The kind of ‘two-decade-plus-playing-longevity’ that Tendulkar had, may never be replicated as current players, the good and great ones may at best last just over a decade. After that they tend to slowly gravitate towards the Twenty20 leagues for a few years before calling it completely quits and then mulling over the choices between the commentator’s stool and the rocking chair at home.

Over the last year, de Villiers played six Tests, 20 ODIs, six Twenty20 internationals and 16 IPL games for Royal Challengers Bangalore. Add to it the domestic matches he would have played in South Africa and you are staring at the perfect recipe for tired limbs and a fatigued mind. The tragedy is that with 7950 Test runs (averaging 51.29), an 8403 tally in ODIs and the innumerable catches and stumpings he has effected, de Villiers is inarguably one of the greatest to have played the game. Simultaneously, he is a terrific box-office draw, luring fans to the stadiums, and if he fades away soon from any one format (some speculate it could be Tests), the game will be poorer.

But if that happens, it seems an inevitable trend that has gripped the modern cricketer. M.S. Dhoni quit Tests when he was 33. Another wicketkeeper-batsman Brendon McCullum recently spoke about retiring completely from international cricket in a few months — mind you he is only 34! The big marauder with the bat — Chris Gayle — hasn’t played a Test for the West Indies since September 2014 but after braving cortisone shots to heal his bruised knee, the opener has turned out for RCB and other teams in the various Twenty20 leagues.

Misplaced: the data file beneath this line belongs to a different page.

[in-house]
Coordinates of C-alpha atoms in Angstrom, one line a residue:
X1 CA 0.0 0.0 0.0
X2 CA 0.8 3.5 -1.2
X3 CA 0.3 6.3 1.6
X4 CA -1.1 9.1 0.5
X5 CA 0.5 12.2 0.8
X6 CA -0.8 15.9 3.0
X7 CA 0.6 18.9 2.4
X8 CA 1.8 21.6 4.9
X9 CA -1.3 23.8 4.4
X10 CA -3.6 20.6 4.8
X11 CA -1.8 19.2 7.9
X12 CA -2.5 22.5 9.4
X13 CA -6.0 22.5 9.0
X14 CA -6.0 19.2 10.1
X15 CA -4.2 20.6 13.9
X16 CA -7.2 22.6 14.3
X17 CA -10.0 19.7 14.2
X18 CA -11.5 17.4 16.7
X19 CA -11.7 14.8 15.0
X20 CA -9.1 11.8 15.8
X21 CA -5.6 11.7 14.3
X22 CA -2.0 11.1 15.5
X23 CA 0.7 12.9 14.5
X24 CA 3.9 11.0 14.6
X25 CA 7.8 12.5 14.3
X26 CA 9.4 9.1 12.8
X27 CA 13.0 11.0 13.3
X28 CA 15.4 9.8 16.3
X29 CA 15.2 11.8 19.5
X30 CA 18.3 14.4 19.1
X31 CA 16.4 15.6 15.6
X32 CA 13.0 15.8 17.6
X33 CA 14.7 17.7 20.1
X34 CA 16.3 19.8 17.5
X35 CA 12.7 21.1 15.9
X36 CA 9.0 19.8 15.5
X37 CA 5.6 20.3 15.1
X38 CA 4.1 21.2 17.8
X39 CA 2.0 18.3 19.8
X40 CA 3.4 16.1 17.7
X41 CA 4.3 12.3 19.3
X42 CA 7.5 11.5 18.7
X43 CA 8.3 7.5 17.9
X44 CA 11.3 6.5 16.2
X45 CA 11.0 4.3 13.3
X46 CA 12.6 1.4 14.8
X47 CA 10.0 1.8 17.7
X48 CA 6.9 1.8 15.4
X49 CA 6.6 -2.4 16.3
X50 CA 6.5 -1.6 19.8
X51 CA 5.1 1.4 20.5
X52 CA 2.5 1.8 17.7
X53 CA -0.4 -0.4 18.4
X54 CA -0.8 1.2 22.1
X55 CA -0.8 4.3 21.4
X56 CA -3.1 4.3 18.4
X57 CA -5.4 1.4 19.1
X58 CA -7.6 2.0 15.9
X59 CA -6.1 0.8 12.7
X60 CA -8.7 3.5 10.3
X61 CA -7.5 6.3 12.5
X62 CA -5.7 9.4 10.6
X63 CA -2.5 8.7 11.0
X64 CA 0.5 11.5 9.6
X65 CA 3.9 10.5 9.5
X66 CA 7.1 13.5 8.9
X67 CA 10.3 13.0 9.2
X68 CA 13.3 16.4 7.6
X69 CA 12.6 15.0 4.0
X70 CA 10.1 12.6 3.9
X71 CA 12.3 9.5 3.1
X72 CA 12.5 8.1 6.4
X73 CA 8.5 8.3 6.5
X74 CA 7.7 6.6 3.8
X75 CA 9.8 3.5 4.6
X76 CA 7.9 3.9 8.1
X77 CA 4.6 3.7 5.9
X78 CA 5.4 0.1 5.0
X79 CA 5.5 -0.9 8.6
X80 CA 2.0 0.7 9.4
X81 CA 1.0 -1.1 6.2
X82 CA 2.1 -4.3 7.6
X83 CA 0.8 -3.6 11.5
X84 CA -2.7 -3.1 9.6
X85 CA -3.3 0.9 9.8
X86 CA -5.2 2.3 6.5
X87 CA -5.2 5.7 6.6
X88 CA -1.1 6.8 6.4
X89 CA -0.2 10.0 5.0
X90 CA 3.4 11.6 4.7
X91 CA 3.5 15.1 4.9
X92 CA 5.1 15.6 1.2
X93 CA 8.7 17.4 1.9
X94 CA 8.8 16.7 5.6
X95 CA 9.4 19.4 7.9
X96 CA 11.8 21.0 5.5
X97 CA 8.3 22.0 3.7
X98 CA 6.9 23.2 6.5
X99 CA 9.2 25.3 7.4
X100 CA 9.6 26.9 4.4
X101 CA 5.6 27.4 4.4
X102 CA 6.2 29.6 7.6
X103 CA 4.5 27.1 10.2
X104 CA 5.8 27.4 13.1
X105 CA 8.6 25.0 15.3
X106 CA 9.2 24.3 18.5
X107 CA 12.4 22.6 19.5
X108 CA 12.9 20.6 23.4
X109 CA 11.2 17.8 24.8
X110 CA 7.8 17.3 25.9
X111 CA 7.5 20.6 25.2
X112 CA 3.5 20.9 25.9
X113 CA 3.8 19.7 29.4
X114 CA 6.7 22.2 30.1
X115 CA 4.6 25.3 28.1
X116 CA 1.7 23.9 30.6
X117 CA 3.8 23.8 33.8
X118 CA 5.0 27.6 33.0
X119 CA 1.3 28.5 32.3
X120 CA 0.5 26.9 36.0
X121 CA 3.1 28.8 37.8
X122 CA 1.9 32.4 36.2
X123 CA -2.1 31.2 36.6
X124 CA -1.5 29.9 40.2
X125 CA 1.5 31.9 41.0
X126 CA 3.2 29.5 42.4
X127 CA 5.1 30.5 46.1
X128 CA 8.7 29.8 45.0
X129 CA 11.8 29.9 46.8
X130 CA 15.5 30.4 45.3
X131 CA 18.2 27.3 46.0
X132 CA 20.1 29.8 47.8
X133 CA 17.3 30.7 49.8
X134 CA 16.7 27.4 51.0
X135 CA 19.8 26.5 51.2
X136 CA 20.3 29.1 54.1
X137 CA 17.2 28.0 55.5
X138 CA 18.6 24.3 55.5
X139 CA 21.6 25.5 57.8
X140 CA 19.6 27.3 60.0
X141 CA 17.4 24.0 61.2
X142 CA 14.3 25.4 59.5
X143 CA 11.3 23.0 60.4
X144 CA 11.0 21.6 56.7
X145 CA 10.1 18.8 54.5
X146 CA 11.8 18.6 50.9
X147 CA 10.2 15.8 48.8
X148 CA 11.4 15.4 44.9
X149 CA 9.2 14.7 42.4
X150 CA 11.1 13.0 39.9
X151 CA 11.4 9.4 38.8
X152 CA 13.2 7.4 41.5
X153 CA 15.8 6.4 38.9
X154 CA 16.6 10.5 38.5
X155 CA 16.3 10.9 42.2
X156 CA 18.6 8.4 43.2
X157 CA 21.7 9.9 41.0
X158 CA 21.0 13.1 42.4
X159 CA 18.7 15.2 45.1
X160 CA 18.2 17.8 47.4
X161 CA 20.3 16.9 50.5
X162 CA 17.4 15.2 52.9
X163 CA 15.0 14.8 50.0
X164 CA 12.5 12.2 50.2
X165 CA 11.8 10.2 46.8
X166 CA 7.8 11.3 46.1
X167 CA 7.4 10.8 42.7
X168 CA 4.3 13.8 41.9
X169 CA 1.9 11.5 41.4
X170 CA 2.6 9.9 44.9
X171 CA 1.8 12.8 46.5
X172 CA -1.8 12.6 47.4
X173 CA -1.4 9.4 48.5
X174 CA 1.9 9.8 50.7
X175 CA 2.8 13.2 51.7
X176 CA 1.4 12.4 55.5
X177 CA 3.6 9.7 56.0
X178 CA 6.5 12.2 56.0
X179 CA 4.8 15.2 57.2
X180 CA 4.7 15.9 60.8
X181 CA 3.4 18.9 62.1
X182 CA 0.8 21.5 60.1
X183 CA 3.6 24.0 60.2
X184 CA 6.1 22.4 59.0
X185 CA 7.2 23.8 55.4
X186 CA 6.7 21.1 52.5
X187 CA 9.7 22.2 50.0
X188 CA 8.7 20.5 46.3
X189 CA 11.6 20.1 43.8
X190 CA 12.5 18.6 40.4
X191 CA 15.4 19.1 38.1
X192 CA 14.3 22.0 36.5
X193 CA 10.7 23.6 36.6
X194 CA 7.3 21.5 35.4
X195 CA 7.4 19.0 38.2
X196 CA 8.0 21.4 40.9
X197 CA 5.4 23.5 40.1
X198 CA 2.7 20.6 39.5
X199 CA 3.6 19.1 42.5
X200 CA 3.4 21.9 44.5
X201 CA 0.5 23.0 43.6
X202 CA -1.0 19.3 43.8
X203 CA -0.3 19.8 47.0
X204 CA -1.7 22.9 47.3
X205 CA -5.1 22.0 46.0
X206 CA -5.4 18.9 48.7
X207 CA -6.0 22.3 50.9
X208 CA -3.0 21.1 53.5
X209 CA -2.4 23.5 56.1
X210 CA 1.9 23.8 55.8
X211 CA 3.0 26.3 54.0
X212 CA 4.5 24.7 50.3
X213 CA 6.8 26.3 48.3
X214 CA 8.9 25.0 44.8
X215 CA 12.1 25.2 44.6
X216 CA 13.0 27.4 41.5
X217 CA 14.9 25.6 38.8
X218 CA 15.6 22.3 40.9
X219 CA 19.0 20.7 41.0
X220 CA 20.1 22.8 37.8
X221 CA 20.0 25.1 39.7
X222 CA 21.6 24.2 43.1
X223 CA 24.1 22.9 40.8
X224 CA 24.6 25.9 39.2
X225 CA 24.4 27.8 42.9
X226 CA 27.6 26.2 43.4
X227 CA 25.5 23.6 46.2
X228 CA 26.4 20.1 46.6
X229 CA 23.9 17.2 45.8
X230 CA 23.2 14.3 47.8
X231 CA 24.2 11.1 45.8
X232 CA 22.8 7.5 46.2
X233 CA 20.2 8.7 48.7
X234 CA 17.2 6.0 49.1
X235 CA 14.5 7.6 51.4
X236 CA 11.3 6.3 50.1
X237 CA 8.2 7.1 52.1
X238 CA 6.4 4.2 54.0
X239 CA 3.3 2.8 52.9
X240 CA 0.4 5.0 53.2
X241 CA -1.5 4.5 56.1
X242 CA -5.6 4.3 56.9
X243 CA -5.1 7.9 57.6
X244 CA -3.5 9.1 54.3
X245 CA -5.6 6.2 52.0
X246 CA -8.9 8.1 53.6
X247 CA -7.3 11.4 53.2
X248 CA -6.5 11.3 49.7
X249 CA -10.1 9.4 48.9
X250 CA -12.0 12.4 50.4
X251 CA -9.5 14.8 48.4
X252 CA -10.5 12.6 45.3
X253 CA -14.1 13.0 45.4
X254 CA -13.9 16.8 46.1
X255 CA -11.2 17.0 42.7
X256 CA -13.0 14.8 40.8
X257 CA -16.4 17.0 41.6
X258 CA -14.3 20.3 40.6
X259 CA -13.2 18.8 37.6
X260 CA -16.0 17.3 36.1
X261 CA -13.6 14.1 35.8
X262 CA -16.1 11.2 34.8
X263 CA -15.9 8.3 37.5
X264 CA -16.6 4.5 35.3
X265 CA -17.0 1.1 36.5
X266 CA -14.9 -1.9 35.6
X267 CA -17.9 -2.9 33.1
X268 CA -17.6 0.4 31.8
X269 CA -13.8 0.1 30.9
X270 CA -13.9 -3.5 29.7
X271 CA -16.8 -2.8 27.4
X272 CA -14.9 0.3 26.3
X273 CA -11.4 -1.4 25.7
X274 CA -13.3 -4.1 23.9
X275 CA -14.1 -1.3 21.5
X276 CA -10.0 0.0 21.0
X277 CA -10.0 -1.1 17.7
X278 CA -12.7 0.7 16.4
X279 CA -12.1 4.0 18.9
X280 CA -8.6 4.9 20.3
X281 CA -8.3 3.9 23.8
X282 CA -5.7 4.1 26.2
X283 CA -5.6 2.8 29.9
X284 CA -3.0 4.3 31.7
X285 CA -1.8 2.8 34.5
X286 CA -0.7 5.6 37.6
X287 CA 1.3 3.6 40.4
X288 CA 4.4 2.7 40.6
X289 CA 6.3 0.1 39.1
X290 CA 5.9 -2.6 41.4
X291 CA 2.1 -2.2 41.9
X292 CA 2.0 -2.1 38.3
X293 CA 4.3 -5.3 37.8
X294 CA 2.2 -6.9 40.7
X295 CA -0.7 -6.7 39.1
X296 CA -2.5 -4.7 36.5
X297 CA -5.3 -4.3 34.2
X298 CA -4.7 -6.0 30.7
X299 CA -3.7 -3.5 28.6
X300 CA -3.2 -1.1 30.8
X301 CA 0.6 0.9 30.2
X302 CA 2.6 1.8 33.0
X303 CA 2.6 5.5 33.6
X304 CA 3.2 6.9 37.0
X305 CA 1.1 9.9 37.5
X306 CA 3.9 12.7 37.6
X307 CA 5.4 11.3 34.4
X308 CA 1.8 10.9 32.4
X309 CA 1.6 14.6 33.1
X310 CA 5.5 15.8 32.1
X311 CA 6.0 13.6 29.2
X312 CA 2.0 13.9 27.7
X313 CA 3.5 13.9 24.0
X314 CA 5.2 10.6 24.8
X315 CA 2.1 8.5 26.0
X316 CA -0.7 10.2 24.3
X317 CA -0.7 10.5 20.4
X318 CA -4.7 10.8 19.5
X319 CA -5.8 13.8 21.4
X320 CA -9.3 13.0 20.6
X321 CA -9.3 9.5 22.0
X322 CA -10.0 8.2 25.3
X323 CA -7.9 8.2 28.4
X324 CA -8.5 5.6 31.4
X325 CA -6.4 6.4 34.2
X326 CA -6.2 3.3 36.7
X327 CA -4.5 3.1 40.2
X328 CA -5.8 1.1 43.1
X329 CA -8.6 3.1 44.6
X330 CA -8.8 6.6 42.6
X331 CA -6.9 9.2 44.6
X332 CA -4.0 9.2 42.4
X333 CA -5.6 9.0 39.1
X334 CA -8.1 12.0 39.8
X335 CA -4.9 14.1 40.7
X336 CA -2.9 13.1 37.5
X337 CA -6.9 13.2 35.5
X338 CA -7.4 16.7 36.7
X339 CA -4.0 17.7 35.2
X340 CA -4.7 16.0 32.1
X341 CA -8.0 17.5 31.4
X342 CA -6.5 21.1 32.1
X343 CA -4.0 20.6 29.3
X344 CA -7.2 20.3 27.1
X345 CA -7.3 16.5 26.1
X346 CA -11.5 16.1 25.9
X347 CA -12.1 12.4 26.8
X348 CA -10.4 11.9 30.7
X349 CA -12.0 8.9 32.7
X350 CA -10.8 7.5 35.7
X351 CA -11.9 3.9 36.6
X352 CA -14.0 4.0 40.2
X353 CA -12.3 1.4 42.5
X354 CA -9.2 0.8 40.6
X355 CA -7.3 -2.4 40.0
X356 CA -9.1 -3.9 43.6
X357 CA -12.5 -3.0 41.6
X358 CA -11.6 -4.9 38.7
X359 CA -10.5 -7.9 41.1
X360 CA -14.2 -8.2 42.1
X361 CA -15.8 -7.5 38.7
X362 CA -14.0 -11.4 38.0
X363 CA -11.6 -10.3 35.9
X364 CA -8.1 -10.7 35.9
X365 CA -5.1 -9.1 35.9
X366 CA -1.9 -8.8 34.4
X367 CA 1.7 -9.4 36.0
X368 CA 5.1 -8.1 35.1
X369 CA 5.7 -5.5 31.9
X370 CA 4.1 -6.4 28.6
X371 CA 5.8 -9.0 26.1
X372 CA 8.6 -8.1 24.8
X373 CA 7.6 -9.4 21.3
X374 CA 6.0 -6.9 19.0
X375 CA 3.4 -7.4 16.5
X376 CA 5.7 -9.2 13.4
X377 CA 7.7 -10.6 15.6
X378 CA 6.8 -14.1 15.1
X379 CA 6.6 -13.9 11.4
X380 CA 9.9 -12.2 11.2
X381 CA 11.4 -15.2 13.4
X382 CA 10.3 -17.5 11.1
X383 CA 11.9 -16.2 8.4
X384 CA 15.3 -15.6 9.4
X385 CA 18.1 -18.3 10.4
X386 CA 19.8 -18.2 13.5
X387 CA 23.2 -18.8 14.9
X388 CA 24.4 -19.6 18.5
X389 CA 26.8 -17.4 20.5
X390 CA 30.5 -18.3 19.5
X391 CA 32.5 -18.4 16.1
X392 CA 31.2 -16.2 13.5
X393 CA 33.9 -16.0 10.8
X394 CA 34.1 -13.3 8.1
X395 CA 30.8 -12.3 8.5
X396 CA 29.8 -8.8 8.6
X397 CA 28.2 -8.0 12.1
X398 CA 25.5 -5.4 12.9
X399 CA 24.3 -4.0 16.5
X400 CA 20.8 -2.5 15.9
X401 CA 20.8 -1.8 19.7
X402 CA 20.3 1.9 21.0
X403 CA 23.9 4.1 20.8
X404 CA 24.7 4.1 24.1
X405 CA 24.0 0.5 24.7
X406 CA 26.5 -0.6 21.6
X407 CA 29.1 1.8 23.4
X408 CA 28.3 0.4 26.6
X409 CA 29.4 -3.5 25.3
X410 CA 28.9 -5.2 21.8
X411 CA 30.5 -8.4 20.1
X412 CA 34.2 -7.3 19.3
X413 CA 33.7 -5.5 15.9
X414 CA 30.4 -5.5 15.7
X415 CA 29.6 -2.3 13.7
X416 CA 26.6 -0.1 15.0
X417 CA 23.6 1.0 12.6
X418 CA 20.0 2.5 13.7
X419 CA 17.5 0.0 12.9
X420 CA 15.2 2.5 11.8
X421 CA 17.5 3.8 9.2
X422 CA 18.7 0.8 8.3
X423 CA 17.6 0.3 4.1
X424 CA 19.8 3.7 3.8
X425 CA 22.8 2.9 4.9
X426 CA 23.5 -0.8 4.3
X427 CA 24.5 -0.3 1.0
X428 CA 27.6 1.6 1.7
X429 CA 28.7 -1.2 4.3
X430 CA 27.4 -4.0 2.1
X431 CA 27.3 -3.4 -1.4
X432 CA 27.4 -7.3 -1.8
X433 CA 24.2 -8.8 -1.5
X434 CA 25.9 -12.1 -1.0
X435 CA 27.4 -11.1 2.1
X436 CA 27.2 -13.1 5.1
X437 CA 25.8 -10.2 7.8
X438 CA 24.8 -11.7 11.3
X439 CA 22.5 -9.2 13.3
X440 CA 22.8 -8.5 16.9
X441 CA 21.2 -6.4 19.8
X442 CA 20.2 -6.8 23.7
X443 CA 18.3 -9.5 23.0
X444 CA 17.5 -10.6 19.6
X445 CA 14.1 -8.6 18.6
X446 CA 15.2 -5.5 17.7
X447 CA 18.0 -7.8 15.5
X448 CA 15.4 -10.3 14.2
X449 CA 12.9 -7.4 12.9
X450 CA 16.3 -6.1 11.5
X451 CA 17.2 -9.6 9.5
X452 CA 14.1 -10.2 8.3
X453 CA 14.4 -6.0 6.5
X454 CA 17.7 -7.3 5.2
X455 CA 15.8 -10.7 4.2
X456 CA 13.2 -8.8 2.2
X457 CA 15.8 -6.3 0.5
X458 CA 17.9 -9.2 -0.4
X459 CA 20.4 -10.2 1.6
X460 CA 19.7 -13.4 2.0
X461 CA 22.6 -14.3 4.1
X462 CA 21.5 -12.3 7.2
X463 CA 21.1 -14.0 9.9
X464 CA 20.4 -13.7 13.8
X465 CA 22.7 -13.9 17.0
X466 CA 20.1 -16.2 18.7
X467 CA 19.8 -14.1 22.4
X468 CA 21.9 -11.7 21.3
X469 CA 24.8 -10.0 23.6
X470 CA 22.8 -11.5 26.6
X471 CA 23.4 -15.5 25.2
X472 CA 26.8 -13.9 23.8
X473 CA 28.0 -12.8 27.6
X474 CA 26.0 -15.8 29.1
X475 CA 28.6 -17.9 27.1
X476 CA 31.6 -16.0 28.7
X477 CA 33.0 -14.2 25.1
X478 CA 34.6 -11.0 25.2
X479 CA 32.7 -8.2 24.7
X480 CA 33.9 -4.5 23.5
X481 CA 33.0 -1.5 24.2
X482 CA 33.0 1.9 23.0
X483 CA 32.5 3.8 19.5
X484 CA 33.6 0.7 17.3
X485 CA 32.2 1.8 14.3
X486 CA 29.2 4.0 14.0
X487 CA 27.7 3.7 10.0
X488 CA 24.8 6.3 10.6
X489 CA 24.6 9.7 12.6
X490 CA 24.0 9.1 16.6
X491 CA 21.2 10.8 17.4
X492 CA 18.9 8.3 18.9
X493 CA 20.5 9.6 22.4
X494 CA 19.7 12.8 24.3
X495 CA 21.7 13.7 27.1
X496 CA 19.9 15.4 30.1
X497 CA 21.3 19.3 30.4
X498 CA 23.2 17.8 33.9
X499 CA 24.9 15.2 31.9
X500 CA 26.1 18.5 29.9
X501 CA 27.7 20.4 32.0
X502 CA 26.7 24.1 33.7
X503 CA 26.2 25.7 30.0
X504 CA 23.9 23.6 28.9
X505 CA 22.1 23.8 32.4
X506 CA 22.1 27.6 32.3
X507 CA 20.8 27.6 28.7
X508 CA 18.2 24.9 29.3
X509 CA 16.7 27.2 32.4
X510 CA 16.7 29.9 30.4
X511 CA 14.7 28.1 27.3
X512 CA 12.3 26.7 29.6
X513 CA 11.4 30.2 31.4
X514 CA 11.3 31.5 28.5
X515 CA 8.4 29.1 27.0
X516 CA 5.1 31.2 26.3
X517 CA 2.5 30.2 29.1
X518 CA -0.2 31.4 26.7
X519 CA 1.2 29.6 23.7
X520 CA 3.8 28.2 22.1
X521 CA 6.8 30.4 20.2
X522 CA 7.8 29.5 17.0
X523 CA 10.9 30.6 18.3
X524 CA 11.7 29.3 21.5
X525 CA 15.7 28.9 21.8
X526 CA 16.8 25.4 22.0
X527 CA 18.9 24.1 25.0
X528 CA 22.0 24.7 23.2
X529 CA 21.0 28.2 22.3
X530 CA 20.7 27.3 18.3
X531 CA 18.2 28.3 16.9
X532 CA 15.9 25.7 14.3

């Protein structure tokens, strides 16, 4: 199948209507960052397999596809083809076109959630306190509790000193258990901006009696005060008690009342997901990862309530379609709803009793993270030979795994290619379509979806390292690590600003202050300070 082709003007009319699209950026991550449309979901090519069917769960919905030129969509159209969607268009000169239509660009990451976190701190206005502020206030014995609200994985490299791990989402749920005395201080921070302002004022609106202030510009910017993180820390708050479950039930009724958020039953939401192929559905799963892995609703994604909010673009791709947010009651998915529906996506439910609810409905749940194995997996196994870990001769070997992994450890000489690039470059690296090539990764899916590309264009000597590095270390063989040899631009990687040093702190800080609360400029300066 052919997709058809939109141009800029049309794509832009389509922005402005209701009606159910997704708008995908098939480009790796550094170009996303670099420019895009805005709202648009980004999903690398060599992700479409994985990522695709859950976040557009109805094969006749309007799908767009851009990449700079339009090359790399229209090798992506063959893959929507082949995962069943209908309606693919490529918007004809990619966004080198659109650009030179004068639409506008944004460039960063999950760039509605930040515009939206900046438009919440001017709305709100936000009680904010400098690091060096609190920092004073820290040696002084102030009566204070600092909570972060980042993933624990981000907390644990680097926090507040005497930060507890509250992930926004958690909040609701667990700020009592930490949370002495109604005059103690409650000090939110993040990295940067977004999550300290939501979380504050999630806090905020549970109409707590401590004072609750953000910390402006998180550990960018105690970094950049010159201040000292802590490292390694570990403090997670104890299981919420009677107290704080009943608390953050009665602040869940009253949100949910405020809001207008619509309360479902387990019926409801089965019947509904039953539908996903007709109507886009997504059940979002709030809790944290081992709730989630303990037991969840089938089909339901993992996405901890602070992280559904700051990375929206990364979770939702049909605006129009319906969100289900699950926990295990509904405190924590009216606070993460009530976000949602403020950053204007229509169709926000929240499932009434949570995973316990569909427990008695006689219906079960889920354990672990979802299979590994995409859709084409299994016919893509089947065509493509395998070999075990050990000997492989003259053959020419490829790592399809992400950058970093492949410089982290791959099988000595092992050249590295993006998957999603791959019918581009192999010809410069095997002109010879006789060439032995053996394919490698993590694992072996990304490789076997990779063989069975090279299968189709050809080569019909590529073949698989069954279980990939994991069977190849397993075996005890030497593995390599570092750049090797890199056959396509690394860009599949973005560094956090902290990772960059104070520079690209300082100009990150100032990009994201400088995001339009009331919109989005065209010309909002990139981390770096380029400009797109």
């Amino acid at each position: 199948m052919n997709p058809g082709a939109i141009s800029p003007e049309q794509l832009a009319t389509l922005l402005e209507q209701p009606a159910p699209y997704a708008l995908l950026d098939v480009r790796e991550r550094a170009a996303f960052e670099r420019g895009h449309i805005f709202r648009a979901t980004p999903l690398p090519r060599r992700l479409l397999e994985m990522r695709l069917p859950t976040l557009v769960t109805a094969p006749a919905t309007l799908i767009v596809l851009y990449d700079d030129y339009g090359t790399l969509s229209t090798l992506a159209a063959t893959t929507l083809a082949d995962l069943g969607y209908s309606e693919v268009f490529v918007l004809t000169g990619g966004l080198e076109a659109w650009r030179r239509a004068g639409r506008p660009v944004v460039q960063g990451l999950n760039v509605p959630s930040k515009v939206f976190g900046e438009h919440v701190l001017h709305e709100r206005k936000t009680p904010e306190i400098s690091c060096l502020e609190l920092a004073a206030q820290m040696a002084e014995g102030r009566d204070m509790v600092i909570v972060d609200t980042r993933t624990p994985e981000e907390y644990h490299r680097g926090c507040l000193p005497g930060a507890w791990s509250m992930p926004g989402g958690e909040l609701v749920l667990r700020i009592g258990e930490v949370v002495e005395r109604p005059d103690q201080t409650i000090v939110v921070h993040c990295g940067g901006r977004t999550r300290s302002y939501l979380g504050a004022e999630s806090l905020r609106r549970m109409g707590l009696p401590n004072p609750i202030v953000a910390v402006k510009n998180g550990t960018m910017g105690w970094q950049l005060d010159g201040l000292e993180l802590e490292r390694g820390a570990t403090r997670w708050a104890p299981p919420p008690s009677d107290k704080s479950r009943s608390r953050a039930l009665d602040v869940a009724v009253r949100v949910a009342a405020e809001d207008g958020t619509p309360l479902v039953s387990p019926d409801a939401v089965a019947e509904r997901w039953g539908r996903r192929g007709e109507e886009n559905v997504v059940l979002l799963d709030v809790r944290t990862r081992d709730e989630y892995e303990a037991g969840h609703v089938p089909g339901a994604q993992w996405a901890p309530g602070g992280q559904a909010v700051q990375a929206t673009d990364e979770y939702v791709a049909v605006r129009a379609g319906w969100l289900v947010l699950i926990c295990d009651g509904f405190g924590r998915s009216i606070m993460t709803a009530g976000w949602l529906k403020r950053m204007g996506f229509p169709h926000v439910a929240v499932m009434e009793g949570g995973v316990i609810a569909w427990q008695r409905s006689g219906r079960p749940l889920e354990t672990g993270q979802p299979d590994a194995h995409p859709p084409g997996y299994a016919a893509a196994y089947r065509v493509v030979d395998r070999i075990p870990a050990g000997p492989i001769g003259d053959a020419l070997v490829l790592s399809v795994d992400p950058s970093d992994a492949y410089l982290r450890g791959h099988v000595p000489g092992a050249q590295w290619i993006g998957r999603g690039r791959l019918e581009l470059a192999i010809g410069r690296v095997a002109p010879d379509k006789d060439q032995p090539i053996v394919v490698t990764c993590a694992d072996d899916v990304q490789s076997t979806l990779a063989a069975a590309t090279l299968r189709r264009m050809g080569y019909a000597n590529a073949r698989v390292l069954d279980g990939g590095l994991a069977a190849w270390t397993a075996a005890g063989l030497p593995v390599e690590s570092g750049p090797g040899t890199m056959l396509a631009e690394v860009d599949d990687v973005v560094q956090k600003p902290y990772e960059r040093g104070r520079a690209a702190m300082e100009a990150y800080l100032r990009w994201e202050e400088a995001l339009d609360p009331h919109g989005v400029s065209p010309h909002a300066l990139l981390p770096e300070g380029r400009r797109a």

And horror of horrors, there is even talk that the 32-year-old Dale Steyn, plagued by injuries, might bow out.

Retirements are personal decisions but the truth is they are being hastened by the whirlwind itineraries that derail players. The choice then becomes an almost open-and-shut case — pack your Test whites and make some money through Twenty20s and ODIs.

The International Cricket Council and its members need to cast an unflinching gaze at schedules as well as the various domestic leagues, and a way has to be found to protect and extend careers. When the Tendulkars, the Rahul Dravids and the Ricky Pontings stretched their tenures into the late 30s, it only added lustre to the game and now the contrary thing is happening — men contemplating retirement even before their stubble got its first streaks of grey!

If de Villiers does bow out of any format, the alarm bells will ring loud and clear. Hopefully, he and Cricket South Africa will find a way together to extract a long career-path ahead.

The game needs him because idols are rare and you need men like that to draw in the fans and to also inspire kids to take up cricket both as a passion and as a profession.